The death sentence imposed on Amir Mirzaei Hekmati today by the Iranian government charges that the U.S. citizen and Marine was "waging war on God." But his activities for a video game development company appear to be quite different than the nefarious CIA-funded actions his televised "confession" implied last December.
In his so-called confession on state TV, Hekmati said he had worked for Kuma Games, a New York-based developer of, among other things, ripped-from-the-headlines war games.
While Kuma officials have declined to comment about Hekmati's involvement with them or the extent of any CIA influence on their company, an online listing from 2009 lists Amir Hekmati as a Kuma developer and "principal invesigator" in a $95,920 study funded by the Department of Defense designed to help soldiers learn and remember foreign languages. The listing was spotted by game developer Darius Kazemi, who posted it on Twitter today.
The website for the U.S. government's Small Business Innovation Research center describes Hekmati's project as follows:
Utilizing our tools, experience, and huge library of existing 3D assets we can provide an effective, cost-efficient, rapidly-deployable and easily updatable language retention toolset for trainers and Soldiers deployed around the world. It is our intention to refresh languages skills in an intense and immersive 3D environment, which would be made available as part of an online/offline language exercise portal utilizing the follow five key capabilities. Soldiers would: - participate in machine-guided evaluative exercises - work with expert language trainers via network-based video game "multiplay", repurposed here for remote learning - participate in iterative exercises conducted by culture-specific virtual characters and a world-class voice recognition technology to refresh and tune vocabulary and pronunciation - exercise their knowledge in intense, voice-enabled first-person scenarios customized for their language skill level and mission-specific communication needs - participate in a global "social" network of Soldiers and trainers — utilizing KUMA's advanced communications tools — for ongoing language and cultural guidance.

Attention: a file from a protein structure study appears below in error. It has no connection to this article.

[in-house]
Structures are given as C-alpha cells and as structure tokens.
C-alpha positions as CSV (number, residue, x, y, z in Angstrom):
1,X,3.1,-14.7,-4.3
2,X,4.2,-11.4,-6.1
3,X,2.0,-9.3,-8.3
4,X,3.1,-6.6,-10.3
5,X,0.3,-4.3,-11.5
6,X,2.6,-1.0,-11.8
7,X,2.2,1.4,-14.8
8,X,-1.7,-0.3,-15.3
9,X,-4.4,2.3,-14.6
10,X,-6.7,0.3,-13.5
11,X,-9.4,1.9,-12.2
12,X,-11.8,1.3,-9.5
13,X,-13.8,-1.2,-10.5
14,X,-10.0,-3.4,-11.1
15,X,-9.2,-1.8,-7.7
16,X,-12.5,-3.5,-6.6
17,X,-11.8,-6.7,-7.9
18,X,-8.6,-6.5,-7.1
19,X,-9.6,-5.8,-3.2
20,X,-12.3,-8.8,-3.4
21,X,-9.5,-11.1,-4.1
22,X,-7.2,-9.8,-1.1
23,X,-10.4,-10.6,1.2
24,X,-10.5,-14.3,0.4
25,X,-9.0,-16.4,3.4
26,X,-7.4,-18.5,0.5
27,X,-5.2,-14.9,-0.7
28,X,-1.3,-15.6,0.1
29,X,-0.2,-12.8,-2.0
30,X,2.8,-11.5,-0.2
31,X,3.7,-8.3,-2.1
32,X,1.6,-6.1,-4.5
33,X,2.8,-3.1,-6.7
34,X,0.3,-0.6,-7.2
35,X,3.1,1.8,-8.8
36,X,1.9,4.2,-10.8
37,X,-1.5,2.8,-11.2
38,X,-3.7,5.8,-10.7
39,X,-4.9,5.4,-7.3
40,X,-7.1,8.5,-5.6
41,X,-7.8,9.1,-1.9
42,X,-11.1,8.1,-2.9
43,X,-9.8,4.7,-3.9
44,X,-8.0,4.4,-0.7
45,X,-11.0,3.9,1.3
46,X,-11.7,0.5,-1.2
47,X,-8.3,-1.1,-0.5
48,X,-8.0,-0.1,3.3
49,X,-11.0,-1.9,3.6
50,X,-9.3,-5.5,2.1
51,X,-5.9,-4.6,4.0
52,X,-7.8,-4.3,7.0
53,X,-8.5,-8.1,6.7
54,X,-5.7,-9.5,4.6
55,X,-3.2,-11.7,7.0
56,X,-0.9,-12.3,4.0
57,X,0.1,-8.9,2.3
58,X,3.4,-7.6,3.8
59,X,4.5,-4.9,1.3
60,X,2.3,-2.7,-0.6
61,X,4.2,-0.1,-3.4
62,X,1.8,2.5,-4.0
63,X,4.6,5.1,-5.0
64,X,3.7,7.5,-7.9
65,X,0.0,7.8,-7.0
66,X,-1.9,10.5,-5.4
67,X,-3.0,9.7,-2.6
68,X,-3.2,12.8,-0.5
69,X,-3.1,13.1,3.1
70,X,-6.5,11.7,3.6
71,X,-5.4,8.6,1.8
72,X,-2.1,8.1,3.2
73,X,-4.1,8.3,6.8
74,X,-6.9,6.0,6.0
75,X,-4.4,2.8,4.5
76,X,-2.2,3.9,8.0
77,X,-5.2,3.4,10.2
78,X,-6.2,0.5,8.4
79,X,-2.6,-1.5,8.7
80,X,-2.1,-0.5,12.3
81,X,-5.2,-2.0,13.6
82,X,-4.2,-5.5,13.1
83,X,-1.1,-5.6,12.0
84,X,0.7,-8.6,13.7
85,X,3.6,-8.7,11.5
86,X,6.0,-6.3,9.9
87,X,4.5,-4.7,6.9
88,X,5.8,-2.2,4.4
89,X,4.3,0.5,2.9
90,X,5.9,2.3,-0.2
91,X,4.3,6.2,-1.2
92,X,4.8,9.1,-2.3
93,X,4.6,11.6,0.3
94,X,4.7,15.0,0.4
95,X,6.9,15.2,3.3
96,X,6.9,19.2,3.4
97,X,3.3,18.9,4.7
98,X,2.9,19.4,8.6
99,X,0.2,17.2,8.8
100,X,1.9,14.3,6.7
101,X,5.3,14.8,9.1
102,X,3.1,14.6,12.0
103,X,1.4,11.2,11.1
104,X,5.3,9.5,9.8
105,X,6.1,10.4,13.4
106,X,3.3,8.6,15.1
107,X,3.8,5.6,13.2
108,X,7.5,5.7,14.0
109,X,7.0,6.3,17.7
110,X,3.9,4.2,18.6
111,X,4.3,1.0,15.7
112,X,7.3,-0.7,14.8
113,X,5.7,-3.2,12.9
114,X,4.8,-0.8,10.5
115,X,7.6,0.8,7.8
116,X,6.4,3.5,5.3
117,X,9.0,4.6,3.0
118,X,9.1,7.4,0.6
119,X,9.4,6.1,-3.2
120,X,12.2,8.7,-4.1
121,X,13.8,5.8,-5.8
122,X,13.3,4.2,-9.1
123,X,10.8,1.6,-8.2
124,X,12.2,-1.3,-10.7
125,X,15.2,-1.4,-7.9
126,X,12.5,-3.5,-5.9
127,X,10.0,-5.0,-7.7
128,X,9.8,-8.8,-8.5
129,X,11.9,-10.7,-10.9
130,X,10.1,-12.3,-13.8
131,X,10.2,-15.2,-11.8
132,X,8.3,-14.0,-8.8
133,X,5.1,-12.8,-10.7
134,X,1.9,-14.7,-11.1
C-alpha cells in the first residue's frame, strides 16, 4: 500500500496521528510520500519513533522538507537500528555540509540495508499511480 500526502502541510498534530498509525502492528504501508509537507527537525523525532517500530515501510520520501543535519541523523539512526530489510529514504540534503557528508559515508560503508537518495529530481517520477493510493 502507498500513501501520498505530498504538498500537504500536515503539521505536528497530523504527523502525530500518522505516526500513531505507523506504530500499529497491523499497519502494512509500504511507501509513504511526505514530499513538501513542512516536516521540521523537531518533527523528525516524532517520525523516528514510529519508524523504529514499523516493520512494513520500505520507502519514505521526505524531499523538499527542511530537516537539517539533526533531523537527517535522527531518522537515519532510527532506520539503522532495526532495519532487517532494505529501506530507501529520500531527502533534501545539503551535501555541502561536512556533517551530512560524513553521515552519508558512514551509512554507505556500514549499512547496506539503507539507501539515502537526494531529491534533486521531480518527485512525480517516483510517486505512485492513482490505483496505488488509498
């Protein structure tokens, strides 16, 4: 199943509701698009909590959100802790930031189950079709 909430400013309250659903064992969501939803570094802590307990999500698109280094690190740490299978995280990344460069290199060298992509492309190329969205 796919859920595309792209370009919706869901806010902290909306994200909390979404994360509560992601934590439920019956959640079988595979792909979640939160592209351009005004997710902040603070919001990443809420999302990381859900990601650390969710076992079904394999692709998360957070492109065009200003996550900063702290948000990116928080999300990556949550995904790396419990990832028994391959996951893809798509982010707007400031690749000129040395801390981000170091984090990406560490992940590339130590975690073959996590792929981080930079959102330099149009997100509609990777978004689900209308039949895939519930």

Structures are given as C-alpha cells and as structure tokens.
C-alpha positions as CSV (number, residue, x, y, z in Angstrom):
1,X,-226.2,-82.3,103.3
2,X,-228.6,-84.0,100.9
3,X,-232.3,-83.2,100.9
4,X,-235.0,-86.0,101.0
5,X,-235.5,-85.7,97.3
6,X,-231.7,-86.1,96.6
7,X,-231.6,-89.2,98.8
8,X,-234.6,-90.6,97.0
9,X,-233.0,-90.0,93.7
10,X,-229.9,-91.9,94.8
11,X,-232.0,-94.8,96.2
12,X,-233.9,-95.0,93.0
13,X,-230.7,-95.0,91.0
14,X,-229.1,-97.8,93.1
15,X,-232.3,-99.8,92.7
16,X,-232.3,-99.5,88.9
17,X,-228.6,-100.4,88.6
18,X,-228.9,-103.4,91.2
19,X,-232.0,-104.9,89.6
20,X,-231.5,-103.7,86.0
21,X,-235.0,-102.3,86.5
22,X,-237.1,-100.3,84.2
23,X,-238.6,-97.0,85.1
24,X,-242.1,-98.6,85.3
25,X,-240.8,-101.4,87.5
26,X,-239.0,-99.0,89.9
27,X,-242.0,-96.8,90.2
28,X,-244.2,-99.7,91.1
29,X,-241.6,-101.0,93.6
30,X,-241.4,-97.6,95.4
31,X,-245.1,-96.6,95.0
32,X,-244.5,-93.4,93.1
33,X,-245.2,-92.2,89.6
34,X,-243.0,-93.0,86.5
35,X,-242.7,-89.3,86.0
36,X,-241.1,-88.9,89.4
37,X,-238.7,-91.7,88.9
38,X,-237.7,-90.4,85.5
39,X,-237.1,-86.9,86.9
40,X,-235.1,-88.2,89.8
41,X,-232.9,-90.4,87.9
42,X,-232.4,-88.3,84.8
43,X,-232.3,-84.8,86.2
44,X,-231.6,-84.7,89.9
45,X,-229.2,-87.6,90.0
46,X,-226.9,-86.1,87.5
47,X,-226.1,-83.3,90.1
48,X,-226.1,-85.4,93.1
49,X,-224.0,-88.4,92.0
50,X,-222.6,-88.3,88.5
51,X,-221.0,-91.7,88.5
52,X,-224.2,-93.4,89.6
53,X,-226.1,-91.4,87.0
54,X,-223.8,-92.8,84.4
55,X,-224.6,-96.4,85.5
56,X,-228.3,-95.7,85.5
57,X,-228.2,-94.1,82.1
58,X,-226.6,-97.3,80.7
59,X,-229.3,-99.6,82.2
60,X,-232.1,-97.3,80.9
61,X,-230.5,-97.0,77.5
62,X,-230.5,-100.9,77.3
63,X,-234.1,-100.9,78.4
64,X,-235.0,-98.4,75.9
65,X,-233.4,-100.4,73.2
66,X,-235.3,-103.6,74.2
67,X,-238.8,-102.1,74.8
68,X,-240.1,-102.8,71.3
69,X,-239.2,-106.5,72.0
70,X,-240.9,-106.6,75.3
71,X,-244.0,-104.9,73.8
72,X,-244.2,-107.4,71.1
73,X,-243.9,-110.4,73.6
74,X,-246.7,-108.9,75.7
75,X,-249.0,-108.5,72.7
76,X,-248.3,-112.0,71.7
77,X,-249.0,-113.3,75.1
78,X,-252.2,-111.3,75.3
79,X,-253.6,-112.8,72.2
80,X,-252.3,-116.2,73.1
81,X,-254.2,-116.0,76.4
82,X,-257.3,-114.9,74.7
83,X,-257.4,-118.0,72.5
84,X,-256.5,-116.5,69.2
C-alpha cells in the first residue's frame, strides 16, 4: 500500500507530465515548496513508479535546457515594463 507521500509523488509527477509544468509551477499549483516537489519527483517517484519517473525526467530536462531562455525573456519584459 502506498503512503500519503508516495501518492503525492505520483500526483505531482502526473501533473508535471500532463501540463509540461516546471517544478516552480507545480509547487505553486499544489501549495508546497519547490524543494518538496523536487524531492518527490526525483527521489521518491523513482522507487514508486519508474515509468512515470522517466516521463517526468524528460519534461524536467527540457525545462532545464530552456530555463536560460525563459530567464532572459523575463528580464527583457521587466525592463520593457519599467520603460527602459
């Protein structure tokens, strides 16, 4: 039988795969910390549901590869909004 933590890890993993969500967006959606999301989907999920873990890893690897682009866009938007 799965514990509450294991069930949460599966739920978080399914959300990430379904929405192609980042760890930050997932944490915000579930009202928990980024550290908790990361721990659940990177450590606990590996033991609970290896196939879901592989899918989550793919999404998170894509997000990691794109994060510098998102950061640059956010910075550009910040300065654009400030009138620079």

In the same listing, Kuma officials describe themselves as a video game development studio that has done work for USA CASCOM-TD. That acronym refers to the Combined Arms Support Command Training Development. That squares with Kuma CEO Keith Halper's description to me in 2006 of Kuma having done work to help with the training of soldiers for the U.S. Army.
In his supposed confession on Iranian TV—confessions whose veracity is viewed skeptically outside of the Iranian regime—Hekmati had said that Kuma "was receiving money from the CIA to (produce) and design and distribute for free special movies and games with the aim of manipulating public opinion in the Middle East."
While Kuma has not commented on that charge, the work he and Kuma appeared to receive funding for in 2009, while potentially beneficial to the U.S. military, does not appear to have anything to do with CIA spying.
Hekmati's confession referred to other supposed espionage actions, including, ultimately, an attempt to infiltrate and spy on Iran for the American government.
Hekmati's family and the U.S. government deny the televised confession was true and have called for his release.